Autism Spectrum Disorder
Autism spectrum disorder (ASD) is a developmental disorder that emerges in early childhood and typically involves delays and impairment in social skills, communication and behaviour. Autism is a ‘spectrum’ disorder, meaning that it affects different children in different ways and can range from very mild to severe.
In recent years it has become clear that many children with Autism Spectrum Disorder have difficulty with gross motor skills, coordination and balance, all factors that affect walking gait.
What causes Autism Spectrum Disorder?
There is no clear explanation about what causes Autism Spectrum Disorder. Most research indicates that ASD is due to a combination of genetic and environmental factors and further work is being done to identify the risk factors for the development of ASD.
The prevalence of autism spectrum disorder has shown a dramatic increase in the past 20 years with recent research estimating that 1 in 68 children have been identified with ASD. It is 4 times more common in boys than girls.
How is Autism Spectrum Disorder diagnosed?
The diagnosis of ASD can be difficult, because there are no standard medical tests (like a blood test or scan) that can diagnose the condition. Your family doctor will look at your child’s behaviour and development and will refer you to a paediatrician for a diagnosis.
ASD can be diagnosed as early as 2 years old. There is currently no cure, however, research is clear that access to early intervention treatment services can improve a child’s development. Treatment services include therapy to help children talk, walk and play, and interact with others. The earlier treatment services are started the better the outcome for the child.
How does Autism Spectrum Disorder affect my child’s ability to walk, play and participate in sporting activities?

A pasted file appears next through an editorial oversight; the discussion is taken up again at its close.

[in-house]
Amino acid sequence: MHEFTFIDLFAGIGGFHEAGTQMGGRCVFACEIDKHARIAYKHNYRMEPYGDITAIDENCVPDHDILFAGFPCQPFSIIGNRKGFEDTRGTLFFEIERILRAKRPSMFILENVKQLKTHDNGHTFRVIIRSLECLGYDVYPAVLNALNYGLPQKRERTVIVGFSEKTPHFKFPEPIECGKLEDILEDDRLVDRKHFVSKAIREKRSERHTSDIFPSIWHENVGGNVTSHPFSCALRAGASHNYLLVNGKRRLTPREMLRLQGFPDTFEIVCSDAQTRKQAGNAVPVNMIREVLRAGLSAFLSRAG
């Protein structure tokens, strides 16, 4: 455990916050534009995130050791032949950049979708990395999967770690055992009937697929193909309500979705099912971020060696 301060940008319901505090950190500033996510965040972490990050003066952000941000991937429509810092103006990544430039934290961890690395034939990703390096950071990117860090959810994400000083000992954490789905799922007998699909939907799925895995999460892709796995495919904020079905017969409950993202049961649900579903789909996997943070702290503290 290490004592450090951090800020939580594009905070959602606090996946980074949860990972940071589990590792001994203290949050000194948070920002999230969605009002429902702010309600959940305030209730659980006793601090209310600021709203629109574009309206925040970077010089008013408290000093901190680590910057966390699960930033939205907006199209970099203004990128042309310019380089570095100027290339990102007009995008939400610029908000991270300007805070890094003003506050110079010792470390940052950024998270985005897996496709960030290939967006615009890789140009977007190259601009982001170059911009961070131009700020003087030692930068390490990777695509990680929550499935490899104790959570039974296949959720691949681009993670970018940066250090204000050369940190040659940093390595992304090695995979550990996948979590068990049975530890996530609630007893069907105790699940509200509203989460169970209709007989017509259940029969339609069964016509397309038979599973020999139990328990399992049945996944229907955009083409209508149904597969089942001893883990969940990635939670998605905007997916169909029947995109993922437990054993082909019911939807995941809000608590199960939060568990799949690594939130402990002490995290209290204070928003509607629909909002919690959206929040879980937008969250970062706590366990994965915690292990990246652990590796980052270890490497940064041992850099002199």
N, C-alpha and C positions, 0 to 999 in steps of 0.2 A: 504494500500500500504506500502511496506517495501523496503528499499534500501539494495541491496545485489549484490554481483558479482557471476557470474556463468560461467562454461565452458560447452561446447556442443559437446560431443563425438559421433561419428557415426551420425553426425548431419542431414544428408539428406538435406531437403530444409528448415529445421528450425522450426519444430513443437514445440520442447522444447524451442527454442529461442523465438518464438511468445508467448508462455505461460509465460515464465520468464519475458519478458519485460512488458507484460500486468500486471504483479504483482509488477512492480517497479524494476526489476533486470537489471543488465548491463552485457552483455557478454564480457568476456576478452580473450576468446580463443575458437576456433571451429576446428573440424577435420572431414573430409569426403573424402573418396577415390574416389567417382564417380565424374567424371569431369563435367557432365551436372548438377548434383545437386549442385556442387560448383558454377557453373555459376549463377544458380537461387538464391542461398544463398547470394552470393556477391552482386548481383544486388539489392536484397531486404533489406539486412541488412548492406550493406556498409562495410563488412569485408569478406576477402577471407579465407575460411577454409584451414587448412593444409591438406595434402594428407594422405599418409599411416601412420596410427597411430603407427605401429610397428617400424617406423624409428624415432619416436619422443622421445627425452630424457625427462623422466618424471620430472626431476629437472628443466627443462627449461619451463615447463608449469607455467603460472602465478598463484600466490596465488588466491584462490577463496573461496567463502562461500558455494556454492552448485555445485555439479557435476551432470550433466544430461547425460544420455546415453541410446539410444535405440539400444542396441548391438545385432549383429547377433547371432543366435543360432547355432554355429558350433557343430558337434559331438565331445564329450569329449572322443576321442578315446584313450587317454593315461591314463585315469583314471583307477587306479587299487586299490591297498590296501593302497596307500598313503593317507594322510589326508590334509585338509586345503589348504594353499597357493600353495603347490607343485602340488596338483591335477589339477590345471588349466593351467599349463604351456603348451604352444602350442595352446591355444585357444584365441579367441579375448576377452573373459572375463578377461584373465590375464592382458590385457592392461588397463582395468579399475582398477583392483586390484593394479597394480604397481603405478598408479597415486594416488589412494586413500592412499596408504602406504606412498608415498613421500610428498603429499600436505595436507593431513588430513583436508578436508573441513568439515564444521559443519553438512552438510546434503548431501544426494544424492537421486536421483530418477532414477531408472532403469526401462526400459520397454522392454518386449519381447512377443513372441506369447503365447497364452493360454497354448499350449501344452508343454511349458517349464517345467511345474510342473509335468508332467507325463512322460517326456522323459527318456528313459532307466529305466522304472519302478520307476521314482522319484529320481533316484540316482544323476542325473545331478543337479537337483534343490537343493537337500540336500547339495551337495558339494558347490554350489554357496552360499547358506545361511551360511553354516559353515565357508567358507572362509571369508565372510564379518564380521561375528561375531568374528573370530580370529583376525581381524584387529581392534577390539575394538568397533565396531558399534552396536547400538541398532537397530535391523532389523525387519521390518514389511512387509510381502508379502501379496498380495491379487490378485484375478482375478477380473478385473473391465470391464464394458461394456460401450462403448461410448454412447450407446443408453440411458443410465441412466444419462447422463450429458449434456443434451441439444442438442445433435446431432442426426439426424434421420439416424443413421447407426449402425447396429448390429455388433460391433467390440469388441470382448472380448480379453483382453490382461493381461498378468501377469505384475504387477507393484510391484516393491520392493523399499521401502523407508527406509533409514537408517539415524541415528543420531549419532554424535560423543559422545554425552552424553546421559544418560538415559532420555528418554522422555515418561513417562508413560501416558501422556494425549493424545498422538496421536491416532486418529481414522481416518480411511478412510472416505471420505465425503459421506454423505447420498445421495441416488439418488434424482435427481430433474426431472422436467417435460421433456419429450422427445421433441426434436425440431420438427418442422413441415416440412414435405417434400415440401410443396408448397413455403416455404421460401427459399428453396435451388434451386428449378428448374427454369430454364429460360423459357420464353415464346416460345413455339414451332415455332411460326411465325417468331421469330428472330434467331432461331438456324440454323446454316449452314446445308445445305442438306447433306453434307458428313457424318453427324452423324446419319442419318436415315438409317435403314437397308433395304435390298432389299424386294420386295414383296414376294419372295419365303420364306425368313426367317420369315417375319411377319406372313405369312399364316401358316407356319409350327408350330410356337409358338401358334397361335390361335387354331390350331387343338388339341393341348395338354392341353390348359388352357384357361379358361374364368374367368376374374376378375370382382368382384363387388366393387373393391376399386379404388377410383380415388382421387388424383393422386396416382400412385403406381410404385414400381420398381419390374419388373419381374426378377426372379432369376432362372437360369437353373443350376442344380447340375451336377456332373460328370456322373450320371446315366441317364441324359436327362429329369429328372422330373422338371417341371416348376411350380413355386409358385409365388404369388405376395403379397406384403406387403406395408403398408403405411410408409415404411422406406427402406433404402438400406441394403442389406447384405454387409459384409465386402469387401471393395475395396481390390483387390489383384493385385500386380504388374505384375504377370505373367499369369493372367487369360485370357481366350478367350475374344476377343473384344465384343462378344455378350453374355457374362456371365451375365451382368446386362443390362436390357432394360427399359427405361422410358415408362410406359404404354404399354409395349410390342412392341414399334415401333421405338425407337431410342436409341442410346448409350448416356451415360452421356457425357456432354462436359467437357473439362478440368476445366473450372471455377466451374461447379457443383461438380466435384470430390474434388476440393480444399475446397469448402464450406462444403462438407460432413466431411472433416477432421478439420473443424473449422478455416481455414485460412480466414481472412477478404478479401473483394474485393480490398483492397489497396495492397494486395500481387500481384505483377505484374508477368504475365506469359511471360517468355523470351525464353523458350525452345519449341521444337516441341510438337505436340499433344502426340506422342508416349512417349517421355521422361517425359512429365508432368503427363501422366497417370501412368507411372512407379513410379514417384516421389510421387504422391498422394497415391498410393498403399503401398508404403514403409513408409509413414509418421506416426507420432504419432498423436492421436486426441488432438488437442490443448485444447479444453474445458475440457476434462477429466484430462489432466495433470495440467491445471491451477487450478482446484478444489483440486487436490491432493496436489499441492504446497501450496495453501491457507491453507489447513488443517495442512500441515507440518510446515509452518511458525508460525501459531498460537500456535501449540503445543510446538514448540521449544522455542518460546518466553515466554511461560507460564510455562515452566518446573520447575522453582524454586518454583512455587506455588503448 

Some children with ASD can appear awkward or clumsy in their motor skills, play and walking or running activities. Recent research findings suggest that many children with ASD demonstrate delayed or atypical motor achievements.
Some children have marked difficulties with gross (large) motor skills and they may show obvious problems with static or dynamic balance, coordinated walking, running, hopping, skipping, jumping or climbing. The most common difficulties podiatrists observe in children with ASD include:
- Low muscle tone (hypotonia) – a recent study found that 30% of children with ASD have a moderate to severe reduction in muscle tone. Low muscle tone can result in a floppy child with poor physical endurance and difficulties standing or walking for prolonged periods
- Poor balance, coordination and joint proprioception or an ‘awkward’ gait, most noticeable in running activities
- Gait changes – recent research has highlighted that children with ASD try to augment their walking stability by taking shorter steps and increasing their step width, therefore providing for a wider base of support
- Toe-walking - children with ASD are more prone to walking on their tip-toes which may lead to leg muscle imbalance and significant restrictions in ankle and knee joint flexibility
- Sensory sensitivities – many autistic children have unusual sensitivities to sounds, touch or taste. They may find certain ground surfaces (eg. sand, grass) or footwear and socks intolerable
What is involved in a podiatry assessment for my child with Autism Spectrum Disorder?
Your podiatrist will take a comprehensive medical history and complete a physical examination and visual gait analysis. The assessment will include:
What should I do if my child has Autism Spectrum Disorder?
If your child has been diagnosed with Autism Spectrum Disorder and you are concerned about their gait or foot posture, don’t hesitate to consult with our experienced paediatric podiatrists for a comprehensive walking assessment and professional advice.
What podiatry treatment options are available for my child with Autism Spectrum Disorder?
Podiatry treatment for children with ASD will depend upon the individual child, presence of symptoms and the results of the physical examination and gait analysis. Treatment may involve some of the following:
- Custom foot orthotics – to address any abnormal foot posture problems and provide a stable base of support to help with balance and dynamic stability
- Home exercise program – to address any foot or leg muscle imbalance, weakness or tightness. If your child requires a pelvic stability or core strengthening program a physiotherapy referral may be recommended
- Balance and proprioception exercises and activities
- Footwear advice – for school and sport